A RARE collection of British coins, amassed by an Archbishop of York three centuries ago, has sold for £700,890, including premiums. This is more than double its pre-sale estimate.
Dr John Sharp, who was Archbishop from 1691 until his death in 1714, told friends that he had begun the collection when he was rector of St Giles-in-the-Fields, in London, as “a good divertisment in the evening”. It has remained in the ownership of his direct descendants until now.
MORTON & EDEN AUCTIONEERS, LONDON“Iconic”: a 12th-century silver pennyJames Morton, the auctioneer who held the sale of more than 300 lots in London on Thursday of last week, said that the collection was significant, since it was one of the first to have been formed of English, Scottish, and Irish coins at a time when most numismatists were still concentrating on Ancient Greek and Roman classical examples.
“This was an exceptional collection with a highly distinguished and famous provenance, which thoroughly deserved the excellent and positive response accorded to it,” he said.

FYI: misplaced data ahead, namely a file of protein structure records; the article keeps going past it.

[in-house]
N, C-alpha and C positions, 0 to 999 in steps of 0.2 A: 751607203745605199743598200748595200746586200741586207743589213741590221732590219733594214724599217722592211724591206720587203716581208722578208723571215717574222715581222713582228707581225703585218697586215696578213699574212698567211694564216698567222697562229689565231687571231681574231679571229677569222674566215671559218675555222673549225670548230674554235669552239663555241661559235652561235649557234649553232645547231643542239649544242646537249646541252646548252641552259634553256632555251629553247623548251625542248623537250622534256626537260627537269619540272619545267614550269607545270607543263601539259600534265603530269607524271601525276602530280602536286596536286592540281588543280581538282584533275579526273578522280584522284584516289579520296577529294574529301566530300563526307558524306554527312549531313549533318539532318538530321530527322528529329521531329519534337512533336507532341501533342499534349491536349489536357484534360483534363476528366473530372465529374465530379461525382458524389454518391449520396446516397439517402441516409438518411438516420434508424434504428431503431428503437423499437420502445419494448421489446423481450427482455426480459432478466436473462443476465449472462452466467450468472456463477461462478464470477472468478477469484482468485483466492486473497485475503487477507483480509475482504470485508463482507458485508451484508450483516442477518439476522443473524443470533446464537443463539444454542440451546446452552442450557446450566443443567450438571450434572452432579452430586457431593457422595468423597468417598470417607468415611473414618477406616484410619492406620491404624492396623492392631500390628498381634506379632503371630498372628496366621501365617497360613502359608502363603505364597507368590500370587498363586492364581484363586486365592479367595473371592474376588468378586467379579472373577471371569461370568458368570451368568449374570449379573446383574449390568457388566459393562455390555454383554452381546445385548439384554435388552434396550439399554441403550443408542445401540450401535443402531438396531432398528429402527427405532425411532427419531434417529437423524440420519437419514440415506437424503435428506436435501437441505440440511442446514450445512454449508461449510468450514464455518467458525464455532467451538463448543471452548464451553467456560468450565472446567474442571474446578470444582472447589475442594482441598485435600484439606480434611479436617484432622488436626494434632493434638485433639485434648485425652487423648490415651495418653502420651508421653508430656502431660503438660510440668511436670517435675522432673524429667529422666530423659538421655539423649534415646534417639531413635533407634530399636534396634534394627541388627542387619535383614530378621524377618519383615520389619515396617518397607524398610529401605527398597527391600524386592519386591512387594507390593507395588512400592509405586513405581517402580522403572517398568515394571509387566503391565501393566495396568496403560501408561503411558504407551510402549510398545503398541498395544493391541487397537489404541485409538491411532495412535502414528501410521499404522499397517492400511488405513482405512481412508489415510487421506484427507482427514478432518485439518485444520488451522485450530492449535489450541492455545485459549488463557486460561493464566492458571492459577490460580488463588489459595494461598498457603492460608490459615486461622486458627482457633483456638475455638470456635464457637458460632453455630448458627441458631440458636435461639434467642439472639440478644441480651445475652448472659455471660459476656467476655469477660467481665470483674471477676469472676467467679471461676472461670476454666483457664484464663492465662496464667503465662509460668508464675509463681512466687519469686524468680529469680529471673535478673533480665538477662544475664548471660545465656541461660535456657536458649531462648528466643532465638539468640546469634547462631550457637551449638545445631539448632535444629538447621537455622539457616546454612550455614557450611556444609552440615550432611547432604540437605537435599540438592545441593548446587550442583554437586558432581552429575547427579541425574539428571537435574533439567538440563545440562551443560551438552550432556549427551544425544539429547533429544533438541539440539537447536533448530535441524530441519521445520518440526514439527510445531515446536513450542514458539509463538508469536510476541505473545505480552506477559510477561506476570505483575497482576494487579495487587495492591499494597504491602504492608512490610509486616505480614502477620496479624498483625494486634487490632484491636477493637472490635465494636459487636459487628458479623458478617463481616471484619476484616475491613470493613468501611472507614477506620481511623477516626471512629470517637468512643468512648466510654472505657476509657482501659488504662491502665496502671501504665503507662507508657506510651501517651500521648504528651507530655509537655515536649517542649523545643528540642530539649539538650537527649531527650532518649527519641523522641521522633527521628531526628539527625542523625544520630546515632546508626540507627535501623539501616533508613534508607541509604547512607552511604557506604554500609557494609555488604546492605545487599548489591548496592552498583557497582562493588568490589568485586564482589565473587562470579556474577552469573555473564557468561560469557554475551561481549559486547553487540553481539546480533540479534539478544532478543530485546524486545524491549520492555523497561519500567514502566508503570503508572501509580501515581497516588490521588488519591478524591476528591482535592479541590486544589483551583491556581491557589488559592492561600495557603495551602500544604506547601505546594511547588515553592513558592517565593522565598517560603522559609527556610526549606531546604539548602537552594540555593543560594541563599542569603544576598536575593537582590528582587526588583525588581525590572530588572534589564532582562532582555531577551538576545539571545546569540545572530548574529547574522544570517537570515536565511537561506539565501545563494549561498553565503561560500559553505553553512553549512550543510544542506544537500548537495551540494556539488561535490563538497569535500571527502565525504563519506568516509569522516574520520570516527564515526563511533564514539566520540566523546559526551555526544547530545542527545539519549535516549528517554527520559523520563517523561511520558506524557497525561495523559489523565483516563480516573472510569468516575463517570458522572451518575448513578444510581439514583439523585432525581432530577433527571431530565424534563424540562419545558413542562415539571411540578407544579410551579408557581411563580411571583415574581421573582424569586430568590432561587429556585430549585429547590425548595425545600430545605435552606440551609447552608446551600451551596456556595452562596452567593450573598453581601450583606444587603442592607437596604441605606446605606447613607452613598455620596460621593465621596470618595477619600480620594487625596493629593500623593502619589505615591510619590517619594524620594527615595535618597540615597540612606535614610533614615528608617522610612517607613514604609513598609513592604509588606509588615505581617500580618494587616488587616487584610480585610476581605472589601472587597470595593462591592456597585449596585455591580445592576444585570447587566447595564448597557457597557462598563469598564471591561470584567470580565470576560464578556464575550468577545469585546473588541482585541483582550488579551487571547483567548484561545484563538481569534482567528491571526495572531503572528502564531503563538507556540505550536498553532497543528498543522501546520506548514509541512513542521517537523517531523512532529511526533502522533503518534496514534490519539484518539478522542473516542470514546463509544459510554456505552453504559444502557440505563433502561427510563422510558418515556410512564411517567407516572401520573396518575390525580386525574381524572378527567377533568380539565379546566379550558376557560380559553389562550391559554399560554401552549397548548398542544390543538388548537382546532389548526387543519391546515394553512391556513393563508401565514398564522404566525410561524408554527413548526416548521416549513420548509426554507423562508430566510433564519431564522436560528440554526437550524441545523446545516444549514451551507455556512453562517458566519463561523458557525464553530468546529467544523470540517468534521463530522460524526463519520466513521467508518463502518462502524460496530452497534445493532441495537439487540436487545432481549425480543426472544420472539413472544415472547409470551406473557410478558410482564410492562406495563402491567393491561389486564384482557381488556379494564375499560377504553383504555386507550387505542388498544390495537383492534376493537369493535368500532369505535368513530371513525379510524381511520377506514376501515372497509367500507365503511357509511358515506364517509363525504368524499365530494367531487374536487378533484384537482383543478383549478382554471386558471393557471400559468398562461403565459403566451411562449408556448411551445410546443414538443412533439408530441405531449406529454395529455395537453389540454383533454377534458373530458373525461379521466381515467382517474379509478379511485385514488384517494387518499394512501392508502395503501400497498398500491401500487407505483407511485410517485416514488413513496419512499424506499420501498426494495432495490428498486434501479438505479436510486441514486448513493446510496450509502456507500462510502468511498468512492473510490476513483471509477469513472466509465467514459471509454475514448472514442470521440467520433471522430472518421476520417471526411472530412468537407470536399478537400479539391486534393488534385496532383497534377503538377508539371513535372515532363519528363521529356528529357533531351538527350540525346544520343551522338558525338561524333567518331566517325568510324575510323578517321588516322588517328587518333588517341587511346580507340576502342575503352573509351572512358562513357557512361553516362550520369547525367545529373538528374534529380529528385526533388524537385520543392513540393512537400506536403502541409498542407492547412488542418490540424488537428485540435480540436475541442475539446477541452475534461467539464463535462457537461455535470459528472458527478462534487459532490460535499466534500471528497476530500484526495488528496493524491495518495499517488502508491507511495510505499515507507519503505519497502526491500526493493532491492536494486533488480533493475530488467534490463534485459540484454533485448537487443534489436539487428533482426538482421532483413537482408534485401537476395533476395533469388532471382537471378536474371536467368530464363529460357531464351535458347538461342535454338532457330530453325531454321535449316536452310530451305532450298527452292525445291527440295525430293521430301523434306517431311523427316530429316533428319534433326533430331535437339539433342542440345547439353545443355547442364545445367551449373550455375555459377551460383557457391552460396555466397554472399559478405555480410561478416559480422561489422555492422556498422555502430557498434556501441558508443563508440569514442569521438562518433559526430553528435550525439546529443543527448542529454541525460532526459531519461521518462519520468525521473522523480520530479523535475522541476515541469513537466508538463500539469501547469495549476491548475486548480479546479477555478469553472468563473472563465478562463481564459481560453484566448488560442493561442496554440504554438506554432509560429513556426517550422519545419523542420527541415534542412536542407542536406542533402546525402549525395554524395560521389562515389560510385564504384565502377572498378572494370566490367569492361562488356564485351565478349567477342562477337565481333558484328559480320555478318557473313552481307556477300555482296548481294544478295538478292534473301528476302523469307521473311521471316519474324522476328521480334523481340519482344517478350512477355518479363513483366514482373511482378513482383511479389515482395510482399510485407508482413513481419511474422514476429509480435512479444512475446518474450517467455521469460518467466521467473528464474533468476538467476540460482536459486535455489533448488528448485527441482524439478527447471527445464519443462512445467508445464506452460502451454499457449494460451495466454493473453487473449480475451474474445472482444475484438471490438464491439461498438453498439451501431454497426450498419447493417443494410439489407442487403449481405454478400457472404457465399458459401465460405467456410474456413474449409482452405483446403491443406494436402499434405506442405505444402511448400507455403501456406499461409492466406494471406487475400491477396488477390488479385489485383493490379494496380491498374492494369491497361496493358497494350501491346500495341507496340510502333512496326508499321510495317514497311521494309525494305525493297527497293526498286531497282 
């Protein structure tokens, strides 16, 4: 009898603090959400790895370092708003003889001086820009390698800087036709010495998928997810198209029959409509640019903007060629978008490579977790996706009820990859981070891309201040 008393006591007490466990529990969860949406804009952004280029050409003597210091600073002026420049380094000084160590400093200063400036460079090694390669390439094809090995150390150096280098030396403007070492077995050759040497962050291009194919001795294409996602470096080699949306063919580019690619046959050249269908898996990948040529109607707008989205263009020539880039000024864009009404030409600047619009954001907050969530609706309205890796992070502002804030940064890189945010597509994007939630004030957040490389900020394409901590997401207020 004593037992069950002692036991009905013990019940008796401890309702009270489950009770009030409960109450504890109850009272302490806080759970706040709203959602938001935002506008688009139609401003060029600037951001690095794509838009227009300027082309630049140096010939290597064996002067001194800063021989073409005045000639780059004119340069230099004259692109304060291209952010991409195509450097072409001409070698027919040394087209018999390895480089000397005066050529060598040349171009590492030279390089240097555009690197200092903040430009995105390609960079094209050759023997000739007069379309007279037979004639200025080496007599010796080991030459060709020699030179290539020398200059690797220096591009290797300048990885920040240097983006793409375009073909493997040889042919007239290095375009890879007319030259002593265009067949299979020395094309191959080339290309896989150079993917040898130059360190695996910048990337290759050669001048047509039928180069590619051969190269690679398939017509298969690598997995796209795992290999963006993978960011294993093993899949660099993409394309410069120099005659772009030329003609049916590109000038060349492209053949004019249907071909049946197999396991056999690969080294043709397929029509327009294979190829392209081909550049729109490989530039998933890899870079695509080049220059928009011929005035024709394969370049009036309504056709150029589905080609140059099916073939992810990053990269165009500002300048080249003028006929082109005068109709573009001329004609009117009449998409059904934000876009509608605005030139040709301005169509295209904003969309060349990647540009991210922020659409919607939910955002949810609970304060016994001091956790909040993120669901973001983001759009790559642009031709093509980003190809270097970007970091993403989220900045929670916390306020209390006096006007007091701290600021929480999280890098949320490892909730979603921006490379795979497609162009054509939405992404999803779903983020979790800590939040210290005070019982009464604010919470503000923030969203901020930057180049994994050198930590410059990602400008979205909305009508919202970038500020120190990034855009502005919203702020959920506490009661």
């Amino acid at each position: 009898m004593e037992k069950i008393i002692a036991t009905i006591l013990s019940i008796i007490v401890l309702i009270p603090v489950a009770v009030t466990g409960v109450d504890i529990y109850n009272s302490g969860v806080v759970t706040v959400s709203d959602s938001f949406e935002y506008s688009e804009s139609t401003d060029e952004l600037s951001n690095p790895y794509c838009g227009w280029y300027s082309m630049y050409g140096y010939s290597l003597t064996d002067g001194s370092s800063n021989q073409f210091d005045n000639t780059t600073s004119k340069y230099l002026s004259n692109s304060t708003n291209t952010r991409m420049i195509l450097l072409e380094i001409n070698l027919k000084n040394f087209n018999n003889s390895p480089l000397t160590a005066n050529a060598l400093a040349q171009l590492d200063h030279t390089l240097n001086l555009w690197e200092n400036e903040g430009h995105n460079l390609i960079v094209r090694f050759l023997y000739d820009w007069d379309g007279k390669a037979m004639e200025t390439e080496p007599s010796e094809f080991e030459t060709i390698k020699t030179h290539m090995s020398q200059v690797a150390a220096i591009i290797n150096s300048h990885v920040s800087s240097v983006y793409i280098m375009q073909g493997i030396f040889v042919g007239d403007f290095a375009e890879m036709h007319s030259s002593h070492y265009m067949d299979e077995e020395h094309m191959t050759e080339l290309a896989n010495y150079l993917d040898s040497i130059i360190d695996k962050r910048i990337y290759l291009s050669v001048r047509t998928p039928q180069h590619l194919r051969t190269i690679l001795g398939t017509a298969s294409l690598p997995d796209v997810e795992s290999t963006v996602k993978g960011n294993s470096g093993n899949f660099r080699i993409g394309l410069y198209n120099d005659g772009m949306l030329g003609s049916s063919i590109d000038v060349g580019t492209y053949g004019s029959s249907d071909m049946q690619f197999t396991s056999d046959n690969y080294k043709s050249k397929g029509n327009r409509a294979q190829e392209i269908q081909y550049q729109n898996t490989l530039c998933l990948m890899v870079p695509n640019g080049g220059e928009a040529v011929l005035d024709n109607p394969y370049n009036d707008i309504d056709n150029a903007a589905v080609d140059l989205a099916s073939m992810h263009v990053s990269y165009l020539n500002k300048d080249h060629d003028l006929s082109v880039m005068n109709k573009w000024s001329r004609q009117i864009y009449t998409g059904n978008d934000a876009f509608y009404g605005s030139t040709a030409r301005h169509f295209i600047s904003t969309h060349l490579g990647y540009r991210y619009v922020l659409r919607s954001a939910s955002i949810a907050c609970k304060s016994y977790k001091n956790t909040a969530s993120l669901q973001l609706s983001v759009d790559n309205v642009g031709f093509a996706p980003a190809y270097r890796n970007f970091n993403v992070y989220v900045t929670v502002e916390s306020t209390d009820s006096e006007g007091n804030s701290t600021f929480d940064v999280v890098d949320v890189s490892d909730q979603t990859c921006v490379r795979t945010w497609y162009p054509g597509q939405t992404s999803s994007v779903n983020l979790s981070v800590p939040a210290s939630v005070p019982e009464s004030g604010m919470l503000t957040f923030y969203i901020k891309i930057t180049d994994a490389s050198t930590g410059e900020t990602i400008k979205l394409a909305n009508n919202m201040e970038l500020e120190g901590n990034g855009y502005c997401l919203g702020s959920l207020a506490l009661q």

The collection included a 12th-century silver penny bearing a full-figure image of a knight wearing mail armour and a helmet, holding a raised sword. Mr Morton described it as “an iconic and excessively rare coin”. It sold for £28,800.
A Henry VIII gold sovereign sold for £37,200; and a scarce testoon — silver shilling — from the reign of Henry VII, bearing a clear portrait of the first Tudor monarch and dating from 1502, was bought by the Royal Mint Museum, in Llantrisant, South Wales. The museum paid a record £52,800 for a testoon; the previous best of £38,400 was achieved in 2015.
MORTON & EDEN AUCTIONEERS, LONDONTudor king: a Henry VII silver testoon (silver shilling)Sharp was a significant figure of his time, both as a collector and cleric. His 1698 work Observations on the Coinage of England was circulated among numismatists in manuscript form for nearly a century before being printed in 1785.
He was described as a “vehement preacher” whose eyes “flamed remarkably”. During his time as Rector of St Giles he became chaplain to the Roman Catholic King James II, but a sermon denouncing popery led to a ten-month ban and the suspension of the Bishop of London for not turning him out.
King William III, however, made him Archbishop of York. He preached at the coronation of Queen Anne, and became her Lord High Almoner and confidential adviser, eclipsing Thomas Tenison, the Archbishop of Canterbury.